The Who

As a strength and conditioning coach, knowing "the who" is very important when working with athletes. What I mean by that is knowing exactly WHO you are working with ... what sport do they play, what is their training background, what are their goals, what makes them tick, etc. etc. Knowing and understanding each athlete's needs, both physically and emotionally, will help you be the best coach to them.

Now, I understand that this is hard to do when working with a large group of athletes (trust me, I know from experience), but you can always start with the basics. The first thing I do before I begin to program for an athlete or a team is understanding what they need for their specific sport - energy systems used, common injuries, strengths, weaknesses, etc. It's also important to know the coach's and team's goals. If their goal is to win a National Championship, then you better be sure you're going to prepare them to play that long. After looking at the physical needs of the sport and team goals, I look at team personnel. What is the training age (number of years the athlete has been training for) of each athlete and what are their movement patterns like? Knowing their training age helps prepare you by making progressions or regressions to different exercises. Using the squat for example, there may be some athletes that feel comfortable doing a barbell front squat, but there may be others that need to do a goblet squat variation with their heels elevated.

Now, I am no expert - I am simply just sharing what I personally do before I program for a team. As much as it is important to focus on the physical aspect of the training, I briefly mentioned above the mental or emotional aspect as well. I feel that this is very important to think about for some athletes. It doesn't matter how good of a program who've made, if you can't coach/instruct/motivate/ facilitate it properly, it's not going to work. Do your athletes want to get FIRED UP before every lift? Or do they want to just come in and get their sh*t done? Do they productively socialize between sets, or do they distract one another? This is where the COACH part of our title comes in handy, knowing how to deal with the athletes that come into the weight room.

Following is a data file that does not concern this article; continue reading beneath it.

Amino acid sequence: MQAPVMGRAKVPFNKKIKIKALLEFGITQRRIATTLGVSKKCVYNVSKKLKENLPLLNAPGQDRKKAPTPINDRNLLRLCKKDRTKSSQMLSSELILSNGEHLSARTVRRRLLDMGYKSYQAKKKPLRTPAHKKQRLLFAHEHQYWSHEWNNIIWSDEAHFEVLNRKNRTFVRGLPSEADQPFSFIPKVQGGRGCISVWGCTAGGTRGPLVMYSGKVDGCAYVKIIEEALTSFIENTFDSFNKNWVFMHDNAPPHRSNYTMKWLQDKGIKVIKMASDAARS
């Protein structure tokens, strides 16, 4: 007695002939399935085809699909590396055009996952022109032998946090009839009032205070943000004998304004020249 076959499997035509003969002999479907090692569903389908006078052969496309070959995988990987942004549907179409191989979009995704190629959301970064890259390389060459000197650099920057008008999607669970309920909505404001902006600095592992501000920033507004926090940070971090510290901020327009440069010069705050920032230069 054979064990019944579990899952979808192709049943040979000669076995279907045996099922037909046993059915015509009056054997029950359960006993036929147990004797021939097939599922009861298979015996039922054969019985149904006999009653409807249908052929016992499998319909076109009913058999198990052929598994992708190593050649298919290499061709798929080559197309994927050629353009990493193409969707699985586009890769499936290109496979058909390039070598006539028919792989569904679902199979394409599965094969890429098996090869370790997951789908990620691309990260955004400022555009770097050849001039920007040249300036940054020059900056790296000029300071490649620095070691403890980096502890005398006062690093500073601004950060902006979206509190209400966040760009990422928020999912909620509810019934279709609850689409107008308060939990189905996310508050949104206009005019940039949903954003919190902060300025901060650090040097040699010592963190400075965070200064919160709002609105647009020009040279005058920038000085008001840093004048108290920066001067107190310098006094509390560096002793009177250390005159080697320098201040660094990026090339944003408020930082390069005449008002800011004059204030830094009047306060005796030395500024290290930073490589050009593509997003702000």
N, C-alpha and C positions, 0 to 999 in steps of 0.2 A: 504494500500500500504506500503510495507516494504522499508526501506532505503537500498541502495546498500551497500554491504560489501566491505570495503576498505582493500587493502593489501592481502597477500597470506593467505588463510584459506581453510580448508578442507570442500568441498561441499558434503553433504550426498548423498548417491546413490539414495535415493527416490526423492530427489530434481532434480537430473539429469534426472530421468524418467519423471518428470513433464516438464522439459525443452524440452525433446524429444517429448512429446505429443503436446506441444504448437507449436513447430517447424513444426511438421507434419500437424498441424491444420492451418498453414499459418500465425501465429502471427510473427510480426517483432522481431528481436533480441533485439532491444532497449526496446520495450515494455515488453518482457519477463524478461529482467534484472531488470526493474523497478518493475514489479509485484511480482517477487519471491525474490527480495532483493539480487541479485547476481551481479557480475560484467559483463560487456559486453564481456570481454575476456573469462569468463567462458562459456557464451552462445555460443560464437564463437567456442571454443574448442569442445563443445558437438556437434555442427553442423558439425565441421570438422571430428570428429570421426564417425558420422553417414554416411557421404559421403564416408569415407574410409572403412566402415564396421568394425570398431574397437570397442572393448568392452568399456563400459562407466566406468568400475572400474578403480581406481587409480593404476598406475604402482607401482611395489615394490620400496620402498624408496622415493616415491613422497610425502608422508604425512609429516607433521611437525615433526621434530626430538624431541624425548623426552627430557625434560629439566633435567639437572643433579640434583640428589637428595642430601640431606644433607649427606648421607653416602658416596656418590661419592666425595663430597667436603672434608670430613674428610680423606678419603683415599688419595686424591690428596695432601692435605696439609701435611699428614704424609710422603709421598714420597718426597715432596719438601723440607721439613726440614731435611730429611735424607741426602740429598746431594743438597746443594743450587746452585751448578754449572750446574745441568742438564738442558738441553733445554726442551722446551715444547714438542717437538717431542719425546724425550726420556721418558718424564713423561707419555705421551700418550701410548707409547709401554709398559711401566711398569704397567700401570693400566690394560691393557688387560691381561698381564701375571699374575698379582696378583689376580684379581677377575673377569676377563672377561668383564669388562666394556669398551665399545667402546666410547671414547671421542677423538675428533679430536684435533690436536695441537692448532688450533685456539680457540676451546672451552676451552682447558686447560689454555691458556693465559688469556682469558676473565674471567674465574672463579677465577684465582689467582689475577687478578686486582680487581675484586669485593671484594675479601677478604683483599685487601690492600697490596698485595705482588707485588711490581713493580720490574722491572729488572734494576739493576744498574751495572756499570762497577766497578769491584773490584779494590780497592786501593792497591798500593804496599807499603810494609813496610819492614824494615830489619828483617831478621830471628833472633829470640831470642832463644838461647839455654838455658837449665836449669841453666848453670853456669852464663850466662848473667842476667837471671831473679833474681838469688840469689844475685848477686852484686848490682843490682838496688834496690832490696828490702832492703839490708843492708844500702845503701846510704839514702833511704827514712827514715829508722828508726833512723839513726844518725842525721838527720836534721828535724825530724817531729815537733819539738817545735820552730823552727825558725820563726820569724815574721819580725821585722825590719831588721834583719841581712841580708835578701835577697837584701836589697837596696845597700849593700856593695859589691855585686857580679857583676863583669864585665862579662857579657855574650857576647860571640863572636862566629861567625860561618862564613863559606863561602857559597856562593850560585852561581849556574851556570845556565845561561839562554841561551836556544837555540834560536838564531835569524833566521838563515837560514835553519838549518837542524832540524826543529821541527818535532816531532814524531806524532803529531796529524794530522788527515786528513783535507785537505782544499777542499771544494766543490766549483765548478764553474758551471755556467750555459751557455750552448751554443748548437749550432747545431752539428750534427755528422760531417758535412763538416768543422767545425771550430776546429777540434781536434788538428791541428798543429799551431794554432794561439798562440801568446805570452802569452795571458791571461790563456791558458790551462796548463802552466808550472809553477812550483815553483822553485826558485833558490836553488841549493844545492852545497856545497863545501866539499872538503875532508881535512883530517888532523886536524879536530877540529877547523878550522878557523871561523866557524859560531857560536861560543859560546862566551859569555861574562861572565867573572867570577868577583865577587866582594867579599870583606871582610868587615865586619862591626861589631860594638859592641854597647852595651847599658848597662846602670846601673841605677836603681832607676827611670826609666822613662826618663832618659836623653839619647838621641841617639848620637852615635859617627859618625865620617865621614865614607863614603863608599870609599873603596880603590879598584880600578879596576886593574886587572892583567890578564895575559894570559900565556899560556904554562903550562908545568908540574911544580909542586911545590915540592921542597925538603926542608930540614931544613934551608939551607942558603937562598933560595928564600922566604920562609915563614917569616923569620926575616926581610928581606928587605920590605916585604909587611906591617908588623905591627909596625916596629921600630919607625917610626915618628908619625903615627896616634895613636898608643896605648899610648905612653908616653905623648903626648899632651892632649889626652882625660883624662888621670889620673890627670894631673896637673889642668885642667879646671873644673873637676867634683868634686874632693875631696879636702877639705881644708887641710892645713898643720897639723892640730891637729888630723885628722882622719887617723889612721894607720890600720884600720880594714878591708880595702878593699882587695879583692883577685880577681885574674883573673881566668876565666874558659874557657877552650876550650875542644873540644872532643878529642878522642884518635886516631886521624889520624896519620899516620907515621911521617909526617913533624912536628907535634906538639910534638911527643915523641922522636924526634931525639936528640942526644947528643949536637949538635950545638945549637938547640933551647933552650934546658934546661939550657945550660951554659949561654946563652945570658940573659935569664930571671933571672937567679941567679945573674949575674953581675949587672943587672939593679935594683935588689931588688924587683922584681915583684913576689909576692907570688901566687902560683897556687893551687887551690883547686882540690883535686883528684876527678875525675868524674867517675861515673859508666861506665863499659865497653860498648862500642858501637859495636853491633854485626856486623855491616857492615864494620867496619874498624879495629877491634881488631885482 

I really think the best part of being a coach is establishing the relationships you have with athletes. Becoming another trusted resource for them is very rewarding and not something I take for granted. To show my appreciation to my athletes, I am going to come up with a program for them specifically, not something I just threw together - I want them to know that I had them in mind when I was determining what would go into each training session.

Knowing "the who" is essentially your needs analysis, I just wanted to ramble on about why I think it's so important and what goes through my head when I go to program. Remember, I told you all I'd give you a peak inside my head as a strength and conditioning coach, so this is part of it :)